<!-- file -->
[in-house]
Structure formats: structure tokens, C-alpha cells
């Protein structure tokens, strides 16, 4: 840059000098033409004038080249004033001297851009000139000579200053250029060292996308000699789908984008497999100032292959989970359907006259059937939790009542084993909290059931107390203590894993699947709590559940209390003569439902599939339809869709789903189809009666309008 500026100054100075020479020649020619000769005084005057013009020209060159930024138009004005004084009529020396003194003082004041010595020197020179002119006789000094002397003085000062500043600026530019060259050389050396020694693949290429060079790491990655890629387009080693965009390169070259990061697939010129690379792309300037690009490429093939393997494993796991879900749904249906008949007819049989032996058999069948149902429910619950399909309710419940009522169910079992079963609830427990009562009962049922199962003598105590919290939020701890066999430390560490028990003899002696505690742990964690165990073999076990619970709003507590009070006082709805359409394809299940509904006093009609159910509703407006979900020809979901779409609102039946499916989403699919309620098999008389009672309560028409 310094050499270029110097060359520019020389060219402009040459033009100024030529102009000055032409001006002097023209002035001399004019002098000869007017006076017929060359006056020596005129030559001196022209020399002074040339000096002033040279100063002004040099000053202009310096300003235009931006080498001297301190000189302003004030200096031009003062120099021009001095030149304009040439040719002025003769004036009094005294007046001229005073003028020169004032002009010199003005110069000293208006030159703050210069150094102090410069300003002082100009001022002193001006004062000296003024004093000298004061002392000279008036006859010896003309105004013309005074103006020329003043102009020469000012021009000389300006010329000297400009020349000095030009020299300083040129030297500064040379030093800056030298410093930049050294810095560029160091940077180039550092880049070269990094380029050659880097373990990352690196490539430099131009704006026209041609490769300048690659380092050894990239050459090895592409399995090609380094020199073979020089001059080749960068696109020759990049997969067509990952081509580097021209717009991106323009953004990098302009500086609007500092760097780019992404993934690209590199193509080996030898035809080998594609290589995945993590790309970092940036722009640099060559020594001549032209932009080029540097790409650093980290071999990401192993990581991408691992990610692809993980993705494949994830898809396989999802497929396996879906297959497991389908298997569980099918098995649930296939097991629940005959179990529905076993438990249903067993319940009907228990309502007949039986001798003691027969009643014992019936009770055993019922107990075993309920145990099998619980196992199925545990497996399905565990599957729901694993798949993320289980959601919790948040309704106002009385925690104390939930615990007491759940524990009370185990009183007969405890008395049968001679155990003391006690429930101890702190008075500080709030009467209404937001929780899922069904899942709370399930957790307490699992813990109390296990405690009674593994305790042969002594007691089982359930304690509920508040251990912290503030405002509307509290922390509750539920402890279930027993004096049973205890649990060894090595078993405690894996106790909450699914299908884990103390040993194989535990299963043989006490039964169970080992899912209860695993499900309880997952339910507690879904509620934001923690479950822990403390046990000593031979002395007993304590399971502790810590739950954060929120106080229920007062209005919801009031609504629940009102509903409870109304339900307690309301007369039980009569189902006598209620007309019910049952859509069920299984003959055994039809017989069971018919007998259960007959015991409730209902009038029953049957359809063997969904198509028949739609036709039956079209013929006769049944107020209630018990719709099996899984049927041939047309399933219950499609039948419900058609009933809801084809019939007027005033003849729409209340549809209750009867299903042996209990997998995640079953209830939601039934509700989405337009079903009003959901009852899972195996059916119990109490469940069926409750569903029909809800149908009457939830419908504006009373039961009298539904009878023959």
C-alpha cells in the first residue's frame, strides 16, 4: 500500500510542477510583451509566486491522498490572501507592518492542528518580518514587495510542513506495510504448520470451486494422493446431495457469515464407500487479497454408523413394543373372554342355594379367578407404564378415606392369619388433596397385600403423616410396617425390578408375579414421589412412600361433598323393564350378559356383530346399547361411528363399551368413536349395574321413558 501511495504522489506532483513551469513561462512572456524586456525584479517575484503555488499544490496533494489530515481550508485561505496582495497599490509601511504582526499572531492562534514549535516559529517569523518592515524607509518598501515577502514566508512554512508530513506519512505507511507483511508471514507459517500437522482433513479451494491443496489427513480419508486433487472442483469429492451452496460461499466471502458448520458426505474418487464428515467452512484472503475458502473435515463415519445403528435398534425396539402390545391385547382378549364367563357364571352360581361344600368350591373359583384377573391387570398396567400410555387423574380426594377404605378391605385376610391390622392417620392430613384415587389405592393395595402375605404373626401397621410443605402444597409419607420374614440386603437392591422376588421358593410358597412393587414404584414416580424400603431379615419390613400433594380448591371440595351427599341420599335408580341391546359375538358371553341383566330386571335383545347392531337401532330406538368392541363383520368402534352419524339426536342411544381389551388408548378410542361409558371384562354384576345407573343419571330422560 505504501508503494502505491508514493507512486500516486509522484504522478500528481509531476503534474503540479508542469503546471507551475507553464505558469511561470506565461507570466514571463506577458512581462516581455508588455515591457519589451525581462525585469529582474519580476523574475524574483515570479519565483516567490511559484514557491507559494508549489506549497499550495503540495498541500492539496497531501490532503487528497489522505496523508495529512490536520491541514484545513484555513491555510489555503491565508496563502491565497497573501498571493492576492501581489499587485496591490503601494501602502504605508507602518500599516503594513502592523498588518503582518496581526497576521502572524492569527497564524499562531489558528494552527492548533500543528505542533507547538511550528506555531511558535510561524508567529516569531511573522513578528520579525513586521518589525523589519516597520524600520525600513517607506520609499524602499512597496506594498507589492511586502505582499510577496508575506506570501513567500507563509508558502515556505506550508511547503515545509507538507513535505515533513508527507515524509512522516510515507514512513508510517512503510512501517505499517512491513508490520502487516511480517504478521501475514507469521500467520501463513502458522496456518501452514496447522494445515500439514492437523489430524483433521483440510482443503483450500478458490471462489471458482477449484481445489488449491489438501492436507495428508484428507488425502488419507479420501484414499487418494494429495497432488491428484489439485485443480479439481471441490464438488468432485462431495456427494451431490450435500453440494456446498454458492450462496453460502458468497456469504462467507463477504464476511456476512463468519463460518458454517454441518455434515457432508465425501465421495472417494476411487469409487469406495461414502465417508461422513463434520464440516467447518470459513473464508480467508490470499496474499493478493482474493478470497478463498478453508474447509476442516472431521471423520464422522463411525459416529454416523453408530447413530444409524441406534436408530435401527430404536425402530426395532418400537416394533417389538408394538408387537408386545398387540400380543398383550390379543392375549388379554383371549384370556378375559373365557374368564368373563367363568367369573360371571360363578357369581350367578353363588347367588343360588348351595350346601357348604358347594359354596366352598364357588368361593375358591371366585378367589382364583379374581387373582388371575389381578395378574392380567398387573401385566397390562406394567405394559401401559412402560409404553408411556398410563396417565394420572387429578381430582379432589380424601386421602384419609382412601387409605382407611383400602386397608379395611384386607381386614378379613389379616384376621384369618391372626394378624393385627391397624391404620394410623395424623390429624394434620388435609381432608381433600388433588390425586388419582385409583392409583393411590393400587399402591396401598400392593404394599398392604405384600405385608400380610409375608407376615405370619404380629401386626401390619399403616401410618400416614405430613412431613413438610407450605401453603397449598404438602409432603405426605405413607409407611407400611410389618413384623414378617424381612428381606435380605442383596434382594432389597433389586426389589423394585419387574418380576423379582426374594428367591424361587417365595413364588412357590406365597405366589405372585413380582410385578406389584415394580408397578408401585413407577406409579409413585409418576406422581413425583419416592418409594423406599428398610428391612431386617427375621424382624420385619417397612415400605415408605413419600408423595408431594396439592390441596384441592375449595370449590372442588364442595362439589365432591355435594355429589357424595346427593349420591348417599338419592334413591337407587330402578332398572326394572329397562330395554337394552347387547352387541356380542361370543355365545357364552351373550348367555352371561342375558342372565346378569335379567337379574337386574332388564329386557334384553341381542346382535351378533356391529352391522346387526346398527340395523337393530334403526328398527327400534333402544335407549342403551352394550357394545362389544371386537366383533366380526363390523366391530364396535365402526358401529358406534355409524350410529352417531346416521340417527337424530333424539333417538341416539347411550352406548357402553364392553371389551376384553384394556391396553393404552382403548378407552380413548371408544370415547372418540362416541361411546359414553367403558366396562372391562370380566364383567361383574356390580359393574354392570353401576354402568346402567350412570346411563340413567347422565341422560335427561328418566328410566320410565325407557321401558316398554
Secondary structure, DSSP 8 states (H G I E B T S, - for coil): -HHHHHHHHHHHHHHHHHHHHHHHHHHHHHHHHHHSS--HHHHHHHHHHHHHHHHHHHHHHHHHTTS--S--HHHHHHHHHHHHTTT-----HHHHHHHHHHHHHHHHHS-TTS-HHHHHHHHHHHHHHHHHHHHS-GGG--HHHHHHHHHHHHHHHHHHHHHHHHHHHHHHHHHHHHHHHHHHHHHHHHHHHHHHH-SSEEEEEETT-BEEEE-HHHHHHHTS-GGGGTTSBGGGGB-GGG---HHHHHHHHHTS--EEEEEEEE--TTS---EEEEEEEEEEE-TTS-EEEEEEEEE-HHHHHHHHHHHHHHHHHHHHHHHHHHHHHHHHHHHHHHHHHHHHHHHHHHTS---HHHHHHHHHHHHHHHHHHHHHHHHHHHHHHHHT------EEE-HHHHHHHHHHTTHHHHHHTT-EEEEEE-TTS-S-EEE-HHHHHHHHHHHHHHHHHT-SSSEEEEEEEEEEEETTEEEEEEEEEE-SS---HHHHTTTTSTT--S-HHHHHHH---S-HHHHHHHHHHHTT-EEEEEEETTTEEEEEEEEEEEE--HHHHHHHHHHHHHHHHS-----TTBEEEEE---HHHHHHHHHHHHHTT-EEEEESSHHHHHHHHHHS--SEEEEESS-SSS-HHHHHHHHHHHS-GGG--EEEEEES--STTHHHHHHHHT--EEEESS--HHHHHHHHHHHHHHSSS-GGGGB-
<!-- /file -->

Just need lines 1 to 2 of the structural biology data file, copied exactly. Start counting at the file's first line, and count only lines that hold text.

[in-house]
Structure formats: structure tokens, C-alpha cells